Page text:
In the last couple of days something of a watershed moment in spaceflight has occurred – the first successful resupply of the ISS by a commercial space vehicle instead of one launched by a government agency. Space X are truly breaking new ground.
After a couple of postponements, last Sunday night saw a fantastic nighttime launch from Cape Canaveral, launching the first of at least 12 ISS cargo resupply missions that NASA has contracted to commercial spaceflight corporation Space X. The rocket also carried a secondary payload in the form of an Orbcomm communications satellite that was to be released after the Dragon resupply capsule had been released.
The launch wasnt without incident as at around T+1.19 one of the nine Merlin engines onboard the Dragon rocket shut down automatically, resulting in the engine fairing being shattered by a pressure release. Contrary to early speculation, the engine did NOT explode as engineers continued to receive telemetry from the engine. To compensate for this, the first stage burnt for about 30 seconds longer to reach its primary objective of deploying the Dragon resupply capsule but missed the window for the second stage burn to place the Orbcomm satellite into the correct orbit as to do so would be risking collision with the ISS after the second stage ceased its burn.
The satellite was released with initial hopes of using its onboard thrusters to boost itself into a higher orbit but it eventually burnt up in reentry. Orbcomm is reportedly claiming its insurance for the lost vehicle.
The mission wasnt a total loss, though – Orbcomm’s satellite is something of a prototype and the limited time aloft allowed for some quick testing of new technology.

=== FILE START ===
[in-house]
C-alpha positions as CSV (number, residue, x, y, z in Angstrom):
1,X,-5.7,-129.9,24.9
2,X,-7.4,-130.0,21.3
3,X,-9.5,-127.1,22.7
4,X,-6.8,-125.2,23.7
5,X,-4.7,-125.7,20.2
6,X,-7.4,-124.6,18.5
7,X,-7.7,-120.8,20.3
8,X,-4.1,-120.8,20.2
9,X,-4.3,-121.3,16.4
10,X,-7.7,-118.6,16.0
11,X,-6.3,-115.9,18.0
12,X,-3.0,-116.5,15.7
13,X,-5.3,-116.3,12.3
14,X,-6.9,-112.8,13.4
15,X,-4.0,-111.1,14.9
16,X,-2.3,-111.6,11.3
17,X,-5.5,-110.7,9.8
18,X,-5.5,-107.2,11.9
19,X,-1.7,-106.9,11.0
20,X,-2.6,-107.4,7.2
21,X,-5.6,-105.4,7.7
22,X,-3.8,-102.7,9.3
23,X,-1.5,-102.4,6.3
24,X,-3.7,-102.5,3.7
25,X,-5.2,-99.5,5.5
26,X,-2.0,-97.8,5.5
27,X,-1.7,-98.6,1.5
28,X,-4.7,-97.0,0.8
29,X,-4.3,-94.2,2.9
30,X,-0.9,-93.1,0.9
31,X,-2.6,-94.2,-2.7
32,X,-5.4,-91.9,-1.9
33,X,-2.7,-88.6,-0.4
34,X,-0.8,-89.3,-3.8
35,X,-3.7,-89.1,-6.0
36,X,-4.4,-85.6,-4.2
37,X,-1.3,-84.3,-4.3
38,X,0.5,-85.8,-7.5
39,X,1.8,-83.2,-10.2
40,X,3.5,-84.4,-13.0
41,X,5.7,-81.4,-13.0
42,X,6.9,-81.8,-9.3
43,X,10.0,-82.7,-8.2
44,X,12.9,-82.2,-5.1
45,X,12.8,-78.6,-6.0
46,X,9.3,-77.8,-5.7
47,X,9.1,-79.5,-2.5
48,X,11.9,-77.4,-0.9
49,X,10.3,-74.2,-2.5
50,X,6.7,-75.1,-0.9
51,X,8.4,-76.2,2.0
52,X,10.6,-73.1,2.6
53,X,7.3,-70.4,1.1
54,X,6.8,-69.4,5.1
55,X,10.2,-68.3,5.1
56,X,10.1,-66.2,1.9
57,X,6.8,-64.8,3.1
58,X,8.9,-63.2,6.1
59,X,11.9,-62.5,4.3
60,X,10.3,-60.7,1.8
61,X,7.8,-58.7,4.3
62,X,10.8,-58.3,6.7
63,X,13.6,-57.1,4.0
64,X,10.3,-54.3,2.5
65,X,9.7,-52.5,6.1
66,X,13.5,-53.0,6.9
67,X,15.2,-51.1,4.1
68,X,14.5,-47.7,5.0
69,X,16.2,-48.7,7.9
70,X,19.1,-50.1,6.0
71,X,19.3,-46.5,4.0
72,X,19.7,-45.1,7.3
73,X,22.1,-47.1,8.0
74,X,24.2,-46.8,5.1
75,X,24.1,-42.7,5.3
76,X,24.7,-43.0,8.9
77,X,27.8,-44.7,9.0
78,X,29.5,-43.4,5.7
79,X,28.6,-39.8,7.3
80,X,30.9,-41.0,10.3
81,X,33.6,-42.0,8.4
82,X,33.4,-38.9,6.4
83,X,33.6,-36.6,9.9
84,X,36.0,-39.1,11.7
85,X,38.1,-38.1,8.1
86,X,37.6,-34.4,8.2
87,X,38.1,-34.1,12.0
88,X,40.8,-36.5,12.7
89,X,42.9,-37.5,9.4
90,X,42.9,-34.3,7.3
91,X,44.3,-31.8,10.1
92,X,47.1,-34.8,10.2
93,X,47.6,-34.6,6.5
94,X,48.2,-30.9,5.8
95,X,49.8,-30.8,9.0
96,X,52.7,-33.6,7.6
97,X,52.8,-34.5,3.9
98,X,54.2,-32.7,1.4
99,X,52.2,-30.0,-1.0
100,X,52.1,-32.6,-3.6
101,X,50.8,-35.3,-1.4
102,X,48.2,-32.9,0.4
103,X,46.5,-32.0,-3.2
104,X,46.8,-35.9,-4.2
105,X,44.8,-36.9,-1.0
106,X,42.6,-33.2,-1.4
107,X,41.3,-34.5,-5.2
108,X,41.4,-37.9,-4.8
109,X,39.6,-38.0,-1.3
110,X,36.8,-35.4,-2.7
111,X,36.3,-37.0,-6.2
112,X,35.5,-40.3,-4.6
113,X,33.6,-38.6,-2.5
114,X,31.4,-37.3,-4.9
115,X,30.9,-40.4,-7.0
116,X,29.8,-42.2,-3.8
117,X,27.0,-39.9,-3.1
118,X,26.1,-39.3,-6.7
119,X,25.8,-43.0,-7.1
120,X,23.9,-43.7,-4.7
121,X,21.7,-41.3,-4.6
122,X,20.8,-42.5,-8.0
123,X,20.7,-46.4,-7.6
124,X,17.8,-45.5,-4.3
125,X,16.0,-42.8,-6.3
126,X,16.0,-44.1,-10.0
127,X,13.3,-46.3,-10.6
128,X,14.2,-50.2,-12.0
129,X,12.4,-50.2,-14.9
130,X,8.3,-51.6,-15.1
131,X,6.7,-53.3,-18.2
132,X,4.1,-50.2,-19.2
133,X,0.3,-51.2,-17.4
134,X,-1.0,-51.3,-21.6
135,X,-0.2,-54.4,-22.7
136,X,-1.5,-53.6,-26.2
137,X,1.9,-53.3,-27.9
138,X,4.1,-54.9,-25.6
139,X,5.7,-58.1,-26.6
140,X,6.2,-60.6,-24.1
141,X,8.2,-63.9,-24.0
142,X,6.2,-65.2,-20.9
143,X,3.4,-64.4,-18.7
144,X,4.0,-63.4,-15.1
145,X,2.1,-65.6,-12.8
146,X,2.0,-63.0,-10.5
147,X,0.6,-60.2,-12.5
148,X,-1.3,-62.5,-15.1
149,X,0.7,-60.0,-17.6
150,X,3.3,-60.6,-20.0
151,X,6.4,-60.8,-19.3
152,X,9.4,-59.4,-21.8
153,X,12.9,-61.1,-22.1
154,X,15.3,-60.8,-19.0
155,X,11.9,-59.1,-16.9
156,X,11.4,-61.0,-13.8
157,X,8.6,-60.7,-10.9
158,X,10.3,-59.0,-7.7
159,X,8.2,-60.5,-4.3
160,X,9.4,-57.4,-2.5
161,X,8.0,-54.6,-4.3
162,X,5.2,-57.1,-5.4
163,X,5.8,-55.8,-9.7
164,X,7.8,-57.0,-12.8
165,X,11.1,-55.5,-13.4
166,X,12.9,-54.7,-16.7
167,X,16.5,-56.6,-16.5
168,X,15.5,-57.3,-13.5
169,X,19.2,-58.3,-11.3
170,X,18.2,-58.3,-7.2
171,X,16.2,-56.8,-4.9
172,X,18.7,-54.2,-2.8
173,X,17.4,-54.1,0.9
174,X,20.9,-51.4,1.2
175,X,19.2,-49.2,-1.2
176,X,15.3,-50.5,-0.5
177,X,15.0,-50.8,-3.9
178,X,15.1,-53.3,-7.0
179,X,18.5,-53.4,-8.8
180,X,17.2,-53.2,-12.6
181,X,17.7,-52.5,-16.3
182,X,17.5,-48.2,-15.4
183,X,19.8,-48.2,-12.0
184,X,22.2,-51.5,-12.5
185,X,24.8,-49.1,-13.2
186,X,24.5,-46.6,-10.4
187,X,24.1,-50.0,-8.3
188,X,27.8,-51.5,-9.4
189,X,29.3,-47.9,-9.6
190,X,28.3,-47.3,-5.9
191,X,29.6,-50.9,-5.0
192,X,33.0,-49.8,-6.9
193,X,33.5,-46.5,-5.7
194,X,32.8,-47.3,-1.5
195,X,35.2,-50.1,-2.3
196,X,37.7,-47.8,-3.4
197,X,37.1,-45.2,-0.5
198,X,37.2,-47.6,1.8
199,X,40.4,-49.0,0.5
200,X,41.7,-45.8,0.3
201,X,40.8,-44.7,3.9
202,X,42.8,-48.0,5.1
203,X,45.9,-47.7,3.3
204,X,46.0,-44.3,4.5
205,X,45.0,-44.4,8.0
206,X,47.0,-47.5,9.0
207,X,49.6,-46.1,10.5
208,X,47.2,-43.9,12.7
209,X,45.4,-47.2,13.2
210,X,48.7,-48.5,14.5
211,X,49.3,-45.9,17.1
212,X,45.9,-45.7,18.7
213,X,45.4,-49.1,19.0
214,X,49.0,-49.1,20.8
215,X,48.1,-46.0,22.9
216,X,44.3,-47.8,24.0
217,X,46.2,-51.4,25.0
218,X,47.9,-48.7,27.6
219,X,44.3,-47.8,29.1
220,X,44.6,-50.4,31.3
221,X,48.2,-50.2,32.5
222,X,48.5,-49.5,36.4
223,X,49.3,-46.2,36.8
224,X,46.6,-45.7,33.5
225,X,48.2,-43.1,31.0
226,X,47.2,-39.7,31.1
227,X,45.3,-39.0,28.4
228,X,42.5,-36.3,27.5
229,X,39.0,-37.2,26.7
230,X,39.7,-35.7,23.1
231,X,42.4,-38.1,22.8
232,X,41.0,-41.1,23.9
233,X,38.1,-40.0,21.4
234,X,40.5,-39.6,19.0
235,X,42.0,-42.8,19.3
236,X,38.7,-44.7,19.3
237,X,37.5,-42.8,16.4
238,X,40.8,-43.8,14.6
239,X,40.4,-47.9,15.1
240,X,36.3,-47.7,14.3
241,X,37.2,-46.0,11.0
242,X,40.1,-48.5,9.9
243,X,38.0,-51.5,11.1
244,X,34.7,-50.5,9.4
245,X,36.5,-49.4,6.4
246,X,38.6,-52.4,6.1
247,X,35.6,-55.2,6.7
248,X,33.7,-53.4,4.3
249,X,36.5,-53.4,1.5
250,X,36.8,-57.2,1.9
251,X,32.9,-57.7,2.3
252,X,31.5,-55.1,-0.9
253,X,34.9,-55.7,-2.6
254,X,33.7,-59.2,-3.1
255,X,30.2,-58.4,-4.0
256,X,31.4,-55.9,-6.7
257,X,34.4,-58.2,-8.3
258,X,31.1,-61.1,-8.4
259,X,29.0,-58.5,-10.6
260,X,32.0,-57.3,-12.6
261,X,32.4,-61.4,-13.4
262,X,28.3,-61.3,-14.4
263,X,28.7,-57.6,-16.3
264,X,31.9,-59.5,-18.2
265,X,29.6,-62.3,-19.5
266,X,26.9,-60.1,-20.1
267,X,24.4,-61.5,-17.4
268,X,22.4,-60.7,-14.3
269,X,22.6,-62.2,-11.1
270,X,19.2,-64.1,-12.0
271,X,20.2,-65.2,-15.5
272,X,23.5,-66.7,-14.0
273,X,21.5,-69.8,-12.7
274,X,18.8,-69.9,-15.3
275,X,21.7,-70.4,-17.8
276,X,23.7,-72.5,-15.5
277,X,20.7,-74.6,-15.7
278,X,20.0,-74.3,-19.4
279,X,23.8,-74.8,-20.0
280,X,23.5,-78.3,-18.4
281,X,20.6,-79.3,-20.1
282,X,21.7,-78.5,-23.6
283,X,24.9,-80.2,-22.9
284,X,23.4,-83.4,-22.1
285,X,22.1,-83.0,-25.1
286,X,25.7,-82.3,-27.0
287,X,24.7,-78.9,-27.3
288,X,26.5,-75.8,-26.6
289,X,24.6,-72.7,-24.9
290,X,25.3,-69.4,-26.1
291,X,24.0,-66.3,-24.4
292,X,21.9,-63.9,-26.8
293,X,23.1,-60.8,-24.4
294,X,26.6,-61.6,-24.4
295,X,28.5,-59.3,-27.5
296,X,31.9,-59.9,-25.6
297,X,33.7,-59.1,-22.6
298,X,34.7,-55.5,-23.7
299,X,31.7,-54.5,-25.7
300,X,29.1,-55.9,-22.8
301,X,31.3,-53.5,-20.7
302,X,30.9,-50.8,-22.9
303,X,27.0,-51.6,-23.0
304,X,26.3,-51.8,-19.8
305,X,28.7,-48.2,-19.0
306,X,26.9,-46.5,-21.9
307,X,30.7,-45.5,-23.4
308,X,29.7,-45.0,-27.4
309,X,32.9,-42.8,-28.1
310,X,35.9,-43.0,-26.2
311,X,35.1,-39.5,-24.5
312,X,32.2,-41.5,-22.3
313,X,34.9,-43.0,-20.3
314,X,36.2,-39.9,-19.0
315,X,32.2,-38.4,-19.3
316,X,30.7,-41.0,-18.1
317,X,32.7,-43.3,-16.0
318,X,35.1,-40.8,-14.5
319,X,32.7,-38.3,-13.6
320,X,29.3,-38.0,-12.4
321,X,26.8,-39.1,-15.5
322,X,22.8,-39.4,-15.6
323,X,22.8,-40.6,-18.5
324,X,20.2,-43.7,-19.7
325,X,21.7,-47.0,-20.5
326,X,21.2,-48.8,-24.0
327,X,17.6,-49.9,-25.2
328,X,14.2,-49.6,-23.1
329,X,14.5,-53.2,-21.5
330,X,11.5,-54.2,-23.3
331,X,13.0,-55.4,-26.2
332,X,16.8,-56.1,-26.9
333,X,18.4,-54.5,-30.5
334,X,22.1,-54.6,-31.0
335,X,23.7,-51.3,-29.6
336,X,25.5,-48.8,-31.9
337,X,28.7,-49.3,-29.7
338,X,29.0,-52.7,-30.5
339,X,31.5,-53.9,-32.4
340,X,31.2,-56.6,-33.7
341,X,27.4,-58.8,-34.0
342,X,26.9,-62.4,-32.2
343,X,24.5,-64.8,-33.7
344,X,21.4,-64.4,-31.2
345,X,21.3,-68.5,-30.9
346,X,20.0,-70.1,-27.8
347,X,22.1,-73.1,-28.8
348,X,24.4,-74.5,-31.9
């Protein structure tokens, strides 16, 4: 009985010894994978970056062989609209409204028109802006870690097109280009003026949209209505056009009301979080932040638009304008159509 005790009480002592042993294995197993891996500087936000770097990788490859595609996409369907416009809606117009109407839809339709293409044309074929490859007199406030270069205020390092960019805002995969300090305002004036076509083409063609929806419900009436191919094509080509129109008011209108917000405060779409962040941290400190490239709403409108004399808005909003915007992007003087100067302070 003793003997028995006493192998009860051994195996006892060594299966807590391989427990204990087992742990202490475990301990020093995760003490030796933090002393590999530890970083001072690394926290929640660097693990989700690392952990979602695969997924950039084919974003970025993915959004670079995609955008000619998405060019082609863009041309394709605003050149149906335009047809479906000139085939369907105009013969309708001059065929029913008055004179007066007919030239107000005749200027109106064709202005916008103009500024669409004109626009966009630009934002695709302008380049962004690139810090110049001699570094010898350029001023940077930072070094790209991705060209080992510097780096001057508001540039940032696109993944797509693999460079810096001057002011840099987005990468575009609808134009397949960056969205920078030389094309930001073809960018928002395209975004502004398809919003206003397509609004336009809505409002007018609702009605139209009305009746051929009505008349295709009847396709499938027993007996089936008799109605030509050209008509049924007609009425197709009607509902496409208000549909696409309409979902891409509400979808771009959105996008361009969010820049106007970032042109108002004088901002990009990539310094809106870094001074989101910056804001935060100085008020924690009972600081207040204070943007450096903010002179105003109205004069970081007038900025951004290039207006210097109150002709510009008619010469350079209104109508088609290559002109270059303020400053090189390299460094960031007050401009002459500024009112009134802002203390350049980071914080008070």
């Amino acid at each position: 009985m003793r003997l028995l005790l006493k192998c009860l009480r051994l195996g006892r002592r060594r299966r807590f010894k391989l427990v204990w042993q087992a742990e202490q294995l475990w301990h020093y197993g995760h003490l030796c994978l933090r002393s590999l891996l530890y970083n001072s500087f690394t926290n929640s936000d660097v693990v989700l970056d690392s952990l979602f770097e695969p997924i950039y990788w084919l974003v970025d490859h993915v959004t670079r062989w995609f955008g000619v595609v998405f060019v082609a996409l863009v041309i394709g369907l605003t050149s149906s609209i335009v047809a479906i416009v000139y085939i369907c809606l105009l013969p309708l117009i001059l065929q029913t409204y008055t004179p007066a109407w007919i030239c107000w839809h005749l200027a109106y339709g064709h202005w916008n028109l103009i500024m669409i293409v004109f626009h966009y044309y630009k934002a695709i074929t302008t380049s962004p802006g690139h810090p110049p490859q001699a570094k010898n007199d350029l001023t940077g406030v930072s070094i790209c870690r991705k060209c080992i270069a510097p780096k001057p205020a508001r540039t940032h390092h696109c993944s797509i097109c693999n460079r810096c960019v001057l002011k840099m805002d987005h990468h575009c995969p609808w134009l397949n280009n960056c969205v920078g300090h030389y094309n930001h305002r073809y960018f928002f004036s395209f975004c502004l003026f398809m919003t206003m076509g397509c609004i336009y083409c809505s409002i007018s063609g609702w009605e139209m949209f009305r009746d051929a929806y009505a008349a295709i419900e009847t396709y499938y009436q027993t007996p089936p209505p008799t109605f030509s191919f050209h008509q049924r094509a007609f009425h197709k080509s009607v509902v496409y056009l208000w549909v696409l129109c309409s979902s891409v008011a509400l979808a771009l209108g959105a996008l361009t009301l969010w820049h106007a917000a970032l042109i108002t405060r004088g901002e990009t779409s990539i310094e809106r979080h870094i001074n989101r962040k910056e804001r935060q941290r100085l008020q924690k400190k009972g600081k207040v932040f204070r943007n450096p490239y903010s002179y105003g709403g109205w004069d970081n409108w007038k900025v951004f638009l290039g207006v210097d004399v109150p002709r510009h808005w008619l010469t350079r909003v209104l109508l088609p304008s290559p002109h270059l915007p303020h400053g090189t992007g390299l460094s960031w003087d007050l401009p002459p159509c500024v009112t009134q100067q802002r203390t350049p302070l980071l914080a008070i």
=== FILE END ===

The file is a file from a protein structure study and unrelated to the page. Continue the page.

Docking with the ISS
Dragon docked with the ISS only a day after it was launched, 24 hours ahead of schedule. Apparently the crew of the ISS just couldn’t wait to get their hands on a tub of chocolate ripple ice cream that was included with the rest of the cargo.
The ice cream was sent in a freezer that will be used for storing scientific samples at a temperature of -160 degrees celsius (slightly overkill). Also among the cargo are 23 microgravity experiments designed by participants of the Student Spaceflight Experiment Program and the Micro-6 experiment designed to look at how to better manage infections in space.
When Dragon returns it will carry a lot of these same experiments back, plus a lot of sundry equipment.
This mission is a significant milestone in spaceflight as it is the first time a private company has been contracted by a government space agency to provide significant maintenance services in space that had previously been carried out by the agency’s own craft. There appears to be a high level of confidence in Space X despite the engine shutdown and missed orbit of the Orbcomm secondary payload satellite – Orbcomm themselves are still contracting Space X to carry other satellites of the same kind into space. What Space X need to do now is to build on their technical innovation and iron out the problems in the Merlin engine that caused it to shut down.
All in all, a promising start.
NASA Press Release on launch of Dragon.
NASA Press Release on successful docking with ISS